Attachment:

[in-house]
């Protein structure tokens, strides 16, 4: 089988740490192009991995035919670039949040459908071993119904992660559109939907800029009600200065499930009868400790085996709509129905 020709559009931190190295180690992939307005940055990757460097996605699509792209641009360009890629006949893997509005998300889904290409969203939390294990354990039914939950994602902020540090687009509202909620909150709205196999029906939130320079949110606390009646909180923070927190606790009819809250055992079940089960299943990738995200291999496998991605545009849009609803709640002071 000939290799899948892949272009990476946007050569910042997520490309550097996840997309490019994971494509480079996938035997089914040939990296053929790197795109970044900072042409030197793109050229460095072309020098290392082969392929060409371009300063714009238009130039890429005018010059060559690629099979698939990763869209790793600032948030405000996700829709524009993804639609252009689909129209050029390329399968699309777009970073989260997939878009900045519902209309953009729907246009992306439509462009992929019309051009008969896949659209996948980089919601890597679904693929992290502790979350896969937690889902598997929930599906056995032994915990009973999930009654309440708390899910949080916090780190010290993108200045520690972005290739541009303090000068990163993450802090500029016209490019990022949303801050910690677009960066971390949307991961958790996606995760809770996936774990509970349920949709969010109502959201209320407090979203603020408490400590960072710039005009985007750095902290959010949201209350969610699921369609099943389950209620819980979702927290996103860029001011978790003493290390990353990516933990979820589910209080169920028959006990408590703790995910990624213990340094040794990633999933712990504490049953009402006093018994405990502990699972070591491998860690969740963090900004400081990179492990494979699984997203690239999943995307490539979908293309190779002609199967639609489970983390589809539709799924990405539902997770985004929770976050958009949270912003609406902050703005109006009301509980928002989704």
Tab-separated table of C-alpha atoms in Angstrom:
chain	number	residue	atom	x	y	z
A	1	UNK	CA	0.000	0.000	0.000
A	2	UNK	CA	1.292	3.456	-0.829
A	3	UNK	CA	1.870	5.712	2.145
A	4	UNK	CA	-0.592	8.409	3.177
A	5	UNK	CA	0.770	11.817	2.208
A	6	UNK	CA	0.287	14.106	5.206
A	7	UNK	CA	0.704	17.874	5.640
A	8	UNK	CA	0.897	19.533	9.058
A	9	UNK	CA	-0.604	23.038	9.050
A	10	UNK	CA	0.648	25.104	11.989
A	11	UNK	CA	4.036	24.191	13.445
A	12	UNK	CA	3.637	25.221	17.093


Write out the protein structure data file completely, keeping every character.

[in-house]
């Protein structure tokens, strides 16, 4: 089988740490192009991995035919670039949040459908071993119904992660559109939907800029009600200065499930009868400790085996709509129905 020709559009931190190295180690992939307005940055990757460097996605699509792209641009360009890629006949893997509005998300889904290409969203939390294990354990039914939950994602902020540090687009509202909620909150709205196999029906939130320079949110606390009646909180923070927190606790009819809250055992079940089960299943990738995200291999496998991605545009849009609803709640002071 000939290799899948892949272009990476946007050569910042997520490309550097996840997309490019994971494509480079996938035997089914040939990296053929790197795109970044900072042409030197793109050229460095072309020098290392082969392929060409371009300063714009238009130039890429005018010059060559690629099979698939990763869209790793600032948030405000996700829709524009993804639609252009689909129209050029390329399968699309777009970073989260997939878009900045519902209309953009729907246009992306439509462009992929019309051009008969896949659209996948980089919601890597679904693929992290502790979350896969937690889902598997929930599906056995032994915990009973999930009654309440708390899910949080916090780190010290993108200045520690972005290739541009303090000068990163993450802090500029016209490019990022949303801050910690677009960066971390949307991961958790996606995760809770996936774990509970349920949709969010109502959201209320407090979203603020408490400590960072710039005009985007750095902290959010949201209350969610699921369609099943389950209620819980979702927290996103860029001011978790003493290390990353990516933990979820589910209080169920028959006990408590703790995910990624213990340094040794990633999933712990504490049953009402006093018994405990502990699972070591491998860690969740963090900004400081990179492990494979699984997203690239999943995307490539979908293309190779002609199967639609489970983390589809539709799924990405539902997770985004929770976050958009949270912003609406902050703005109006009301509980928002989704």
Tab-separated table of C-alpha atoms in Angstrom:
chain	number	residue	atom	x	y	z
A	1	UNK	CA	0.000	0.000	0.000
A	2	UNK	CA	1.292	3.456	-0.829
A	3	UNK	CA	1.870	5.712	2.145
A	4	UNK	CA	-0.592	8.409	3.177
A	5	UNK	CA	0.770	11.817	2.208
A	6	UNK	CA	0.287	14.106	5.206
A	7	UNK	CA	0.704	17.874	5.640
A	8	UNK	CA	0.897	19.533	9.058
A	9	UNK	CA	-0.604	23.038	9.050
A	10	UNK	CA	0.648	25.104	11.989
A	11	UNK	CA	4.036	24.191	13.445
A	12	UNK	CA	3.637	25.221	17.093